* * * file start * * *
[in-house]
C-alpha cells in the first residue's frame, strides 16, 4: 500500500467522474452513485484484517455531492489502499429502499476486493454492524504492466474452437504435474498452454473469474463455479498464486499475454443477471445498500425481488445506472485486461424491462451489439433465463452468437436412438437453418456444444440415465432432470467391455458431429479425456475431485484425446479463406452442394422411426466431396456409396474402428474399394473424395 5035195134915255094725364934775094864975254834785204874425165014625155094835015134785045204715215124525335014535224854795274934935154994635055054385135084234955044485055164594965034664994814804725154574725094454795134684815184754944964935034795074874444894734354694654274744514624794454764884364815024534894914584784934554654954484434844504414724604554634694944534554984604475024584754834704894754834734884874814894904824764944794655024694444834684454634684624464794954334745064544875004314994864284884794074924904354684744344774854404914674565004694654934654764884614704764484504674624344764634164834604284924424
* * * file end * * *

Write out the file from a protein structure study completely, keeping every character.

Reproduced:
[in-house]
C-alpha cells in the first residue's frame, strides 16, 4: 500500500467522474452513485484484517455531492489502499429502499476486493454492524504492466474452437504435474498452454473469474463455479498464486499475454443477471445498500425481488445506472485486461424491462451489439433465463452468437436412438437453418456444444440415465432432470467391455458431429479425456475431485484425446479463406452442394422411426466431396456409396474402428474399394473424395 5035195134915255094725364934775094864975254834785204874425165014625155094835015134785045204715215124525335014535224854795274934935154994635055054385135084234955044485055164594965034664994814804725154574725094454795134684815184754944964935034795074874444894734354694654274744514624794454764884364815024534894914584784934554654954484434844504414724604554634694944534554984604475024584754834704894754834734884874814894904824764944794655024694444834684454634684624464794954334745064544875004314994864284884794074924904354684744344774854404914674565004694654934654764884614704764484504674624344764634164834604284924424